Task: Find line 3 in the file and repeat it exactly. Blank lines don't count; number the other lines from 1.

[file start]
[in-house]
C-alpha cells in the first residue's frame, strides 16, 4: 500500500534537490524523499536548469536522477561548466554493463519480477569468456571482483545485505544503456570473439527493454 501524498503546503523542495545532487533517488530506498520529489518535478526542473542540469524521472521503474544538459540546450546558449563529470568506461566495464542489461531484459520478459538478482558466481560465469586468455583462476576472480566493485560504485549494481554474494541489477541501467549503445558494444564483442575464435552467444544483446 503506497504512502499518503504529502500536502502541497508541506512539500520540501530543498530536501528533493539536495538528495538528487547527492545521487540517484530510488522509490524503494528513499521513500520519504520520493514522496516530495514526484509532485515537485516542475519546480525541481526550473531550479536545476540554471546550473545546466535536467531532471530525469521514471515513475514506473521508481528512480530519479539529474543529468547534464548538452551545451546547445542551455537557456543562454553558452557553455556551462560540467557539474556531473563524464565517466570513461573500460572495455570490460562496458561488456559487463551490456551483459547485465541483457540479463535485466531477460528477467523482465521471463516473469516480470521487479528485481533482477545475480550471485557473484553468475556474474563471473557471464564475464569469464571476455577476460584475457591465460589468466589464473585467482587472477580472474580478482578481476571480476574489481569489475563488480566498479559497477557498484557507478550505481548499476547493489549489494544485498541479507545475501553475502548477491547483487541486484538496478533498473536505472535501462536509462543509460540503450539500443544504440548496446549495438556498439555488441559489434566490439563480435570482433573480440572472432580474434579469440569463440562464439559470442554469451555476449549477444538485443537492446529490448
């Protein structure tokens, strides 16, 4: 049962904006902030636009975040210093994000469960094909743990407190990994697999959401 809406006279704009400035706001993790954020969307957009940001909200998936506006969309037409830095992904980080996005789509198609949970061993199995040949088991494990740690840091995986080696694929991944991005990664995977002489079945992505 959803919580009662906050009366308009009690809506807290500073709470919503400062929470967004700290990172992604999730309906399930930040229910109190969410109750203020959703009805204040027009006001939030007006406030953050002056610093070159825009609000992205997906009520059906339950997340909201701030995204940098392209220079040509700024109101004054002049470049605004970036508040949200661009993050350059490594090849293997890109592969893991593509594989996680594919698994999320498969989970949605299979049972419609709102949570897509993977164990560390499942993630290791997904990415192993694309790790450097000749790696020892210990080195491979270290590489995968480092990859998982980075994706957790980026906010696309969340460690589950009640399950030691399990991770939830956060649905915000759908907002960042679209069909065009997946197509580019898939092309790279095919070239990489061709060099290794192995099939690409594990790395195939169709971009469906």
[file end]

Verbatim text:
């Protein structure tokens, strides 16, 4: 049962904006902030636009975040210093994000469960094909743990407190990994697999959401 809406006279704009400035706001993790954020969307957009940001909200998936506006969309037409830095992904980080996005789509198609949970061993199995040949088991494990740690840091995986080696694929991944991005990664995977002489079945992505 959803919580009662906050009366308009009690809506807290500073709470919503400062929470967004700290990172992604999730309906399930930040229910109190969410109750203020959703009805204040027009006001939030007006406030953050002056610093070159825009609000992205997906009520059906339950997340909201701030995204940098392209220079040509700024109101004054002049470049605004970036508040949200661009993050350059490594090849293997890109592969893991593509594989996680594919698994999320498969989970949605299979049972419609709102949570897509993977164990560390499942993630290791997904990415192993694309790790450097000749790696020892210990080195491979270290590489995968480092990859998982980075994706957790980026906010696309969340460690589950009640399950030691399990991770939830956060649905915000759908907002960042679209069909065009997946197509580019898939092309790279095919070239990489061709060099290794192995099939690409594990790395195939169709971009469906």